A database breach that could result in more than just identity theft is the result of a compromise of the online database of the Mesa County Sheriff’s Department (Colorado) by yet unknown individuals.
According to Npr, the database includes – among other things – names of confidential drug informants and addresses, phone numbers, and Social Security numbers of people interviewed during criminal investigations – all in all, information pertaining to some 200,000 people.
Those confidential drug informants could be put in mortal danger if this information finds its way into the hands of the wrong people, so the sheriff’s deputies are running through the database and trying to gauge who might be in danger.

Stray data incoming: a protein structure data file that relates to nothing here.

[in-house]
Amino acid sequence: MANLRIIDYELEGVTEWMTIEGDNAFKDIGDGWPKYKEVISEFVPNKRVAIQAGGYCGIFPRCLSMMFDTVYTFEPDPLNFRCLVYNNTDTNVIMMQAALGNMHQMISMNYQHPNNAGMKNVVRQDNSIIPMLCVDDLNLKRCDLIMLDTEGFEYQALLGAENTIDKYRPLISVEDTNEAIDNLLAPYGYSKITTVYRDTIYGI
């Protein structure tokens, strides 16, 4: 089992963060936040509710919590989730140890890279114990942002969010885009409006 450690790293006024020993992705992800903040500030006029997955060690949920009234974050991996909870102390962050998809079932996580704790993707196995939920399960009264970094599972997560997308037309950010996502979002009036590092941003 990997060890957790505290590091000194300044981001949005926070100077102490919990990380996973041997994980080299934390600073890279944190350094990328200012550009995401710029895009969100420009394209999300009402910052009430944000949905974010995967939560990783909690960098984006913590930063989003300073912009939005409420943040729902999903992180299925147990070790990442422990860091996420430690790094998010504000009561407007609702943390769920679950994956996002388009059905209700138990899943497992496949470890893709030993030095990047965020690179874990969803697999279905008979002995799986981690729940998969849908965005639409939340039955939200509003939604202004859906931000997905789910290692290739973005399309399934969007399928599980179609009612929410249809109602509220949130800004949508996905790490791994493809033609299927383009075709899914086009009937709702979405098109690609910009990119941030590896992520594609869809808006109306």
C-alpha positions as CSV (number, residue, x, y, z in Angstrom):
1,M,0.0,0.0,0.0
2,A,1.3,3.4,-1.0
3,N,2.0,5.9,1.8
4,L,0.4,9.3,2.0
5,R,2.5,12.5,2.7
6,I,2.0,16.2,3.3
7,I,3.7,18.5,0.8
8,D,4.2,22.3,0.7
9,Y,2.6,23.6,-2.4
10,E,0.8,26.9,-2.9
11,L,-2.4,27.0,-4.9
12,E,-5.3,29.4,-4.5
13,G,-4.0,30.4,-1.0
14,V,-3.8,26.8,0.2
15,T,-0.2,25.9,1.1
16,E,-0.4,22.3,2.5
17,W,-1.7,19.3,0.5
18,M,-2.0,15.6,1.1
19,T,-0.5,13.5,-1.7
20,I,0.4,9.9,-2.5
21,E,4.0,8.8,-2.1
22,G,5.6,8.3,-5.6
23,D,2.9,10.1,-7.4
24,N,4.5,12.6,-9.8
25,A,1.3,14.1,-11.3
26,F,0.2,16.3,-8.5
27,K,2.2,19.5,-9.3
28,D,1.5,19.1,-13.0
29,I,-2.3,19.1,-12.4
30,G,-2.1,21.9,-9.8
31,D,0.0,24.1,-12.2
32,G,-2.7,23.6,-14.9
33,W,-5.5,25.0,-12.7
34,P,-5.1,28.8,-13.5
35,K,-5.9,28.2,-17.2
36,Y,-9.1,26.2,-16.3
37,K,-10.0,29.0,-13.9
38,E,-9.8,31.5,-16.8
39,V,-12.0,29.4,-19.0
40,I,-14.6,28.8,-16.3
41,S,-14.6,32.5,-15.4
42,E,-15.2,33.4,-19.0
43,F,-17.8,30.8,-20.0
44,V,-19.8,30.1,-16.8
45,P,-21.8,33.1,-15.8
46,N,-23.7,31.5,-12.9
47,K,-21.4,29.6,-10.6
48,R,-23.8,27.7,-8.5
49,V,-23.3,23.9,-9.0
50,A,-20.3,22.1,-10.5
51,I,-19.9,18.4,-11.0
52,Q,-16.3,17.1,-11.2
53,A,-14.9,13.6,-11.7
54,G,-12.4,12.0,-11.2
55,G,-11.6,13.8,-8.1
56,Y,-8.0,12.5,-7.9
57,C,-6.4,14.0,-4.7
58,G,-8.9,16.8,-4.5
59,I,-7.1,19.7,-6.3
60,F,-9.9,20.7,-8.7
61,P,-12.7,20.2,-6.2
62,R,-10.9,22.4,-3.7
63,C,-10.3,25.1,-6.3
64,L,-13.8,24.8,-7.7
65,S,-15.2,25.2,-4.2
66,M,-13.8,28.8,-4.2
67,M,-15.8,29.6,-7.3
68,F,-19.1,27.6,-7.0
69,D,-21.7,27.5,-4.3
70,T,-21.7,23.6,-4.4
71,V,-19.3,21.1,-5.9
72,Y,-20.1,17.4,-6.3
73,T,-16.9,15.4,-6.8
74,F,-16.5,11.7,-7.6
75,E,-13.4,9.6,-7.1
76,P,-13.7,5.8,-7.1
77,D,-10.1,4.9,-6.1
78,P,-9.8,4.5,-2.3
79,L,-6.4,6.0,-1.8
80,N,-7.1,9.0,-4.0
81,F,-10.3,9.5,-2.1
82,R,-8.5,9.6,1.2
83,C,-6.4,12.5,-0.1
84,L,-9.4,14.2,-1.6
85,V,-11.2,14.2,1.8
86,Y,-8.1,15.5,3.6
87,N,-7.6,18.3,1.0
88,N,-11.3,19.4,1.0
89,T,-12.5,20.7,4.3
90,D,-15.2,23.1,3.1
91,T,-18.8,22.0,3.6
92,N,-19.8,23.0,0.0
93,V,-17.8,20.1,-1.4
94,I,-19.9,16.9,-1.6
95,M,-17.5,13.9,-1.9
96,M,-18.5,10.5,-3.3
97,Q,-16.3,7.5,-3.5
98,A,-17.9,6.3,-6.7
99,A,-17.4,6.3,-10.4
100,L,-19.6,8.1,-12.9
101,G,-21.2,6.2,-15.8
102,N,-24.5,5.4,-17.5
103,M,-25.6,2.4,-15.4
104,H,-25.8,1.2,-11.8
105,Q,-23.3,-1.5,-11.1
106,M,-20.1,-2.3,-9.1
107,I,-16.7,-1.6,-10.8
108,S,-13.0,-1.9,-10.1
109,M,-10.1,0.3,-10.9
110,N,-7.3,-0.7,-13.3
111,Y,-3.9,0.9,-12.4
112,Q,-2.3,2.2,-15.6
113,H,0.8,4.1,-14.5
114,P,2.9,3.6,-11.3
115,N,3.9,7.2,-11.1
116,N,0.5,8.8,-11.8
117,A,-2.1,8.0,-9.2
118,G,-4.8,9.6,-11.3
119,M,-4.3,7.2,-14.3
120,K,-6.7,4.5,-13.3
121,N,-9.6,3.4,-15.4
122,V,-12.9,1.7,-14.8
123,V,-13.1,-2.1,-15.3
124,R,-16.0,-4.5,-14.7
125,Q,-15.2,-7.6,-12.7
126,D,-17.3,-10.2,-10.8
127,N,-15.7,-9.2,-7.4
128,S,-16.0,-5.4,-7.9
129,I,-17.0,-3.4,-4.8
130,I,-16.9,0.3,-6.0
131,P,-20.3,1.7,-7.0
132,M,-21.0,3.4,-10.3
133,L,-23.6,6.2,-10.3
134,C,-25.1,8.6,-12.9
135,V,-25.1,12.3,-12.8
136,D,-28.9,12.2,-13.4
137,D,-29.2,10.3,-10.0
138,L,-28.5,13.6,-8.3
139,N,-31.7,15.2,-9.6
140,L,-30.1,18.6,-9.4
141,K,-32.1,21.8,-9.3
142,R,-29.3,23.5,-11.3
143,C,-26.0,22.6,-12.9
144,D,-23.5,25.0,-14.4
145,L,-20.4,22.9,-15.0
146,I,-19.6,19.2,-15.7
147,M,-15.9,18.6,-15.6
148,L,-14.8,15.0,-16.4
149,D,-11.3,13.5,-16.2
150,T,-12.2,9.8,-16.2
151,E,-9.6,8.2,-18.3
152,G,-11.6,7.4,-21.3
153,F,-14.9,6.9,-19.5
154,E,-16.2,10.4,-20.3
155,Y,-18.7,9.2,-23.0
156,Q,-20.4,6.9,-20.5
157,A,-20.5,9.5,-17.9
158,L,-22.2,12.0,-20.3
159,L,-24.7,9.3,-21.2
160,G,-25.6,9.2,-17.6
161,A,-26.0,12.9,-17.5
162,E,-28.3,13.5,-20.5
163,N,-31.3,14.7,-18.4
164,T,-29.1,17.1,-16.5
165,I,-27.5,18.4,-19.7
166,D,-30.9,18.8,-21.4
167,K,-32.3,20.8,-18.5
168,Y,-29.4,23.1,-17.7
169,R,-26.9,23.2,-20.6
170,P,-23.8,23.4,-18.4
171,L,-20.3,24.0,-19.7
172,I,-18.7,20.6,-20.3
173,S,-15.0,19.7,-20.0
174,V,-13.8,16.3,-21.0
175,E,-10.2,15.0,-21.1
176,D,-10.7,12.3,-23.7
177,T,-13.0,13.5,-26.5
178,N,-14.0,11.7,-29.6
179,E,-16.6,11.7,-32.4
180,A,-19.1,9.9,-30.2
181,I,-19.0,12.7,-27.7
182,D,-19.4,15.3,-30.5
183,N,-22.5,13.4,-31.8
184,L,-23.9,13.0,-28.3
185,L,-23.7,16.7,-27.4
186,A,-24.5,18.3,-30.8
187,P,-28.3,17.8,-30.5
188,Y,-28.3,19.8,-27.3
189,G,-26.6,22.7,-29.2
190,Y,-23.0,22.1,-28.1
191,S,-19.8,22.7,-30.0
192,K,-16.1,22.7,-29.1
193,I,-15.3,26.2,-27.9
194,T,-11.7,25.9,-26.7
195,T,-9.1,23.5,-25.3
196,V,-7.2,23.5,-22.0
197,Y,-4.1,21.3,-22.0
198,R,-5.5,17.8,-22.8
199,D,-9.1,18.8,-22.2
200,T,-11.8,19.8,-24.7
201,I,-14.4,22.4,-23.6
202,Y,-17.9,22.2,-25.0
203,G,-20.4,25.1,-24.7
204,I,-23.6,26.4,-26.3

The FBI is also involved in the investigation, and has enlisted the help of Google in order to discover who breached and accessed the database. So far, they know that the information was first accessed in April, and that it was consequently accessed by persons both from the U.S. and outside it.
The breach was discovered at the end of November, when a Colorado newspaper received a disk containing the information from one of their sources. They immediately notified the authorities, and an investigation was mounted.
So far, it looks like the information contained in the database – in a single, large (seemingly unencrypted) text file – has not been posted online. That is the biggest concern of the authorities regarding this situation. “The truth is, once it’s been out there and on the Internet and copied, you’re never going to regain total control,” says Sheriff Stan Hilkey.